"He's a lot slower than his brother was."
"She still isn't putting words together."
"I think he understands, but he can't say any words yet."
These are familiar concerns to any health or education professional working with families and young children; most of the time the concerns are unfounded or will soon prove to be so. The advice that many children are slow to speak, or make slow progress to begin with but soon catch up, is right nine times out of 10 - or even more often than that.
The dilemma is posed by the few children whose slow talking indicates more severe problems requiring specialist intervention. For speech - expressive language - is a sensitive indicator that a number of systems, not just language, are intact and working well. Because speech is the supreme fine motor skill (more so than walking or hand control) it is particularly sensitive to neurological and sensory impairment, and may be the first clue that something is wrong.
Relatively few children are profoundly deaf, but a much larger proportion do not have adequate hearing for the full range of speech sounds (usually high frequency loss) with potentially disruptive consequences.
But the most common underlying problems manifested by delayed speech are severe and profound learning difficulties. Early identification here can be important because parents have to learn to support their child's learning in ways that are not "normal", especially the structured teaching of skills that most children just pick up incidentally.
The experience of parents of children with Down's Syndrome exemplifies the importance of early identification, and the success of early and systematic training.
Of course there are other, rarer problems: specific language disorder of one kind or another where thinking or understanding use of language isn't developing in children otherwise "normal"; and the whole spectrum of autistic and autistic-type problems which run much deeper than language alone. All of these require detailed specialist assessment. However, the process starts with accurate identification of children whose spoken language development is significantly below normal. The generally accepted level of "severe delay" is the bottom 2.5 per cent of any age group. But how does one identify this small minority?
Most children start imitating words before the age of 12 months (often exclamations like "Stop it!"). This is not "true" talking, but it shows they are alert to speech and it is a form of communication (babies enjoy "imitative" games). Around the end of their first year they show increasing understanding of what people are saying; and understanding is ahead of speech up to about 24 months. Around 11-13 months the first true words appear - "true" in the sense that the child means something by them - like the little girl who called trains "whoosh".
Children take several months to produce their first 50 words - usually at about 18-20 months - and then about as many weeks to produce the next 50. By 24 months two-word (plus) sentences are the norm. But many children don't fit this norm. They may be slow to produce their first words, but speak fluently in near-adult sentences a few months later.
How can one cope with all this variation in a screening procedure that is quick and simple to use but identifies children accurately?
James Boyle, Nicola Smith and myself make up the research team at Strathclyde University developing and standardising such tests. The three-year project has been funded by Scottish Office Home and Health Department. The tests are intended for use by a wide range of professionals - GPs, health visitors, nursery teachers, paediatricians, speech therapists, psychologists - and will be published in 1996 by Hodder Stoughton.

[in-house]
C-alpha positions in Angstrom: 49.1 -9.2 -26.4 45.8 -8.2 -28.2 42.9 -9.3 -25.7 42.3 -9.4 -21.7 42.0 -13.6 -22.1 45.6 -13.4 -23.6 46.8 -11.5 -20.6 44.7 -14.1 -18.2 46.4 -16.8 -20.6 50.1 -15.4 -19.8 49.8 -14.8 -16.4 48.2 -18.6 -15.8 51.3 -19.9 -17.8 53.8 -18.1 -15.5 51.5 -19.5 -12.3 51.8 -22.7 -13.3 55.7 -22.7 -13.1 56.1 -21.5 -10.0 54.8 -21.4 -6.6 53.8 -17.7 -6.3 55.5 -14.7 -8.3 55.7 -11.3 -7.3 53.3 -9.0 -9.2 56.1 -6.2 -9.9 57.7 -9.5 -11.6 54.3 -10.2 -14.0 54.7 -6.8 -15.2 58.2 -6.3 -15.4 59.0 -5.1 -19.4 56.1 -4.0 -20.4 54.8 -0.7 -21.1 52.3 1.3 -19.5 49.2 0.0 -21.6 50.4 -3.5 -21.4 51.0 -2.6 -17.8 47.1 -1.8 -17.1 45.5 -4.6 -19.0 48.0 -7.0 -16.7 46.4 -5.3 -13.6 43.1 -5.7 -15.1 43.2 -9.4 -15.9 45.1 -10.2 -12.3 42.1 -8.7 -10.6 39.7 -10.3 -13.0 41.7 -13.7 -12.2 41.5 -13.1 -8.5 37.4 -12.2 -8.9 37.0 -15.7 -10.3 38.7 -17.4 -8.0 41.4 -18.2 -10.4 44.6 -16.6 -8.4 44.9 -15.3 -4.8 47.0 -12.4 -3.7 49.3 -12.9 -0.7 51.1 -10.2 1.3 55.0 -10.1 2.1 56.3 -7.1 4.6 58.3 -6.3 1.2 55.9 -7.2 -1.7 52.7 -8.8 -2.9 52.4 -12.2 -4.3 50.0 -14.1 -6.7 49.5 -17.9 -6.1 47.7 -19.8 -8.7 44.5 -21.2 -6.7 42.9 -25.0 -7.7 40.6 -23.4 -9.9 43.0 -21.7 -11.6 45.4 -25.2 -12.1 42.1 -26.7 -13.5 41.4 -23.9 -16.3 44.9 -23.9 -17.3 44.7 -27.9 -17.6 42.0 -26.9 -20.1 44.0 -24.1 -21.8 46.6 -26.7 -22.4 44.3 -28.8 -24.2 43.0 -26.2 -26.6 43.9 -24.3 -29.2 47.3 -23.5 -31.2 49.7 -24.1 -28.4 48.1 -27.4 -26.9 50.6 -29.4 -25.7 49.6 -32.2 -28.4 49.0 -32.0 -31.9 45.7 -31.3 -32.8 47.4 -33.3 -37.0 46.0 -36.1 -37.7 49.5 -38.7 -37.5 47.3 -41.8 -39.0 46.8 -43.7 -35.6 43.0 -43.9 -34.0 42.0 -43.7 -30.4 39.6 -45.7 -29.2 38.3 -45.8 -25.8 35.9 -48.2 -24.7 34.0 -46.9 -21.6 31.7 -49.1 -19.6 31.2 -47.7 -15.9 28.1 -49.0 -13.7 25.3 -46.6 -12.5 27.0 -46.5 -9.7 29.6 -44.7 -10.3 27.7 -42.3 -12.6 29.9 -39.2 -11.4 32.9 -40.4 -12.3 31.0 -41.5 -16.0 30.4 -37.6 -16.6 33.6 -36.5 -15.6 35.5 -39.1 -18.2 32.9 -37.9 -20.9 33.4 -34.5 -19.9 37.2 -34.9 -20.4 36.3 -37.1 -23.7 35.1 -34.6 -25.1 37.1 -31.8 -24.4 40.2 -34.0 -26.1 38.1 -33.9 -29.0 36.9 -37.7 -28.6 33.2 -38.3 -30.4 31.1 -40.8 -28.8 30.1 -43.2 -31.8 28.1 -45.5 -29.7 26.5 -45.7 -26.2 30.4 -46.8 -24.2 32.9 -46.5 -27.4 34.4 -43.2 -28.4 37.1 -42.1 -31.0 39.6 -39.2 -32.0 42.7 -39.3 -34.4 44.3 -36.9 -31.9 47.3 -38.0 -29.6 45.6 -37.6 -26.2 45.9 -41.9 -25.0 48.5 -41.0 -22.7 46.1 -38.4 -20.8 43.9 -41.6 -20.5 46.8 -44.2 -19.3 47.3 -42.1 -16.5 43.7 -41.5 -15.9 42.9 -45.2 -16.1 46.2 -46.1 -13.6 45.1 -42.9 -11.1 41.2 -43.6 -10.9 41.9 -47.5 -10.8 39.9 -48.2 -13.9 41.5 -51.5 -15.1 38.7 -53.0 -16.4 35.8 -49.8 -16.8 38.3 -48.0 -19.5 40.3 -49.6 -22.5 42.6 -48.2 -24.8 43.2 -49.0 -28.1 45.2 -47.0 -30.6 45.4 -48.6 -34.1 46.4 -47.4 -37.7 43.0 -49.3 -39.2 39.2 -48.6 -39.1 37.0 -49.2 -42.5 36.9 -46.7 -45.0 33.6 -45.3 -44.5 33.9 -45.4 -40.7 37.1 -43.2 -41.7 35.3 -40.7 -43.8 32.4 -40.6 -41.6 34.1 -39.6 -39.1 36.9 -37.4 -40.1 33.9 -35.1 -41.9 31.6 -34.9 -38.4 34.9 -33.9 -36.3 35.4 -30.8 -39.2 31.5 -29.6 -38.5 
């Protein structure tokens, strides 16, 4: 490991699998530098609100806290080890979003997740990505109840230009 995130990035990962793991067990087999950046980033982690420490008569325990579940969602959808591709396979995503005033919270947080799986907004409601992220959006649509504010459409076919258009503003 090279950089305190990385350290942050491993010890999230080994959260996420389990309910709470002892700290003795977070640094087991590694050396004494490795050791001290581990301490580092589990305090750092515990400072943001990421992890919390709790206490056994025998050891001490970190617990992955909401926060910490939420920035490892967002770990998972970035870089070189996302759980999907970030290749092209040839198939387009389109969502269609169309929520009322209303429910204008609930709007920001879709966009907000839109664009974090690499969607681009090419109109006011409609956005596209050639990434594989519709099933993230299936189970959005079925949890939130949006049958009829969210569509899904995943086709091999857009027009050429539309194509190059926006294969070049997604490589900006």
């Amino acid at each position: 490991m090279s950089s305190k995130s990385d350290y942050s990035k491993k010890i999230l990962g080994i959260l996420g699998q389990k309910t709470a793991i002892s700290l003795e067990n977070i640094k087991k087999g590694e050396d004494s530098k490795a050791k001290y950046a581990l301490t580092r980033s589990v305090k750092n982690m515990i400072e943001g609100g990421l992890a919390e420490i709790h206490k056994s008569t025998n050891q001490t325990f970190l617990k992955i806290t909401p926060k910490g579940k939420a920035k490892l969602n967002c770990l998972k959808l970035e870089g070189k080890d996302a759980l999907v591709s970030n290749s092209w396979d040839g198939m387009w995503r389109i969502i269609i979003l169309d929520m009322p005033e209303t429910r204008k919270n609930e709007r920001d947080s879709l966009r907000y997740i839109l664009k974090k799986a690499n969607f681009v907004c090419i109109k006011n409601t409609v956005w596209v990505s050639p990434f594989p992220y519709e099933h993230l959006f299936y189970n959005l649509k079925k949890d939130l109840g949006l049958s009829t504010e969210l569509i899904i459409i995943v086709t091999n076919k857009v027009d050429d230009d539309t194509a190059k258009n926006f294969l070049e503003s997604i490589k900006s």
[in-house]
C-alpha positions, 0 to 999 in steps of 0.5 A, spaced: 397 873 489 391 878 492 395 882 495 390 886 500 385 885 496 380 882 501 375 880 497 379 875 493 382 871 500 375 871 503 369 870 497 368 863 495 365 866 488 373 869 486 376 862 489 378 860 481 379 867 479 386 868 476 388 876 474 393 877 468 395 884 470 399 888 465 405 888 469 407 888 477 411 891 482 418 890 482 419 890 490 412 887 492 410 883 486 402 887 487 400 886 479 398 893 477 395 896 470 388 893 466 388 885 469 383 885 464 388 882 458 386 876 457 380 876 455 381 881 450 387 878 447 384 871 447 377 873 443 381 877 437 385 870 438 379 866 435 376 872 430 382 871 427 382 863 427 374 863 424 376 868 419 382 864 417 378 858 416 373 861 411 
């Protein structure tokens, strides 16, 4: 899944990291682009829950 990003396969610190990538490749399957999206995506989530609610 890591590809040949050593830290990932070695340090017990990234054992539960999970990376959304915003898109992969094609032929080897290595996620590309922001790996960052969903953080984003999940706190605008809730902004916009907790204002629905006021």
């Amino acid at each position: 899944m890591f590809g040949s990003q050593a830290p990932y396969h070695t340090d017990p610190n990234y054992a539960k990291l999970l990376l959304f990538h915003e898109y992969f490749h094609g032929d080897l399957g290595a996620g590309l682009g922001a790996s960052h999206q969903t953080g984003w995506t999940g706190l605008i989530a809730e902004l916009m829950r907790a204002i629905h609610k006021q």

The First Words test is in two parts: a book of 28 picture-words most likely to appear in children's first 50-100 words; and a parent checklist of 43 words which are (not just nouns) also high-frequency first words.
Children are asked to name the pictures (colour photographs, not drawings); and parents are asked to tick the words their children can say. Children who fall below the level of the bottom 5 per cent of their age group (the fifth percentile) on both the vocabulary book and the checklist should be referred on for further assessment. Those who are below this level on either the test book or the checklist should be reassessed after two months.
One important feature of these tests is that there are plenty of "easy" items, ones below the average level. Most tests of all kinds are made up of "average level" items. The trouble with this is that such tests don't discriminate very well between children in the bottom 15 per cent of the population - and it is in this range that critical decisions are made.
Children who score below the fifth percentile on the expressive First Words test can be given the First Words Comprehension test, which concentrates on receptive language. The child has to identify one out of three pictures on each page. Any child who has poor expressive language but good comprehension has a much better prognosis.
Additionally, the First Sentences test uses pictures and a parent checklist to try to elicit the longest sentences the child can produce. Children who score below the fifth percentile on this test would be referred or followed up.
Parental anxiety runs high and so a give-away booklet for parents ("How to help your child") is included in the scheme. Advice on activities and record-keeping offer parents the chance to contribute to their child's progress.
These tests are currently being standardised on a sample of children aged 18-36 months. Our hope is that they will replace guesswork when parents ask, "What do you think?" Dr Bill Gillham is senior lecturer in the department of psychology at the University of Strathclyde.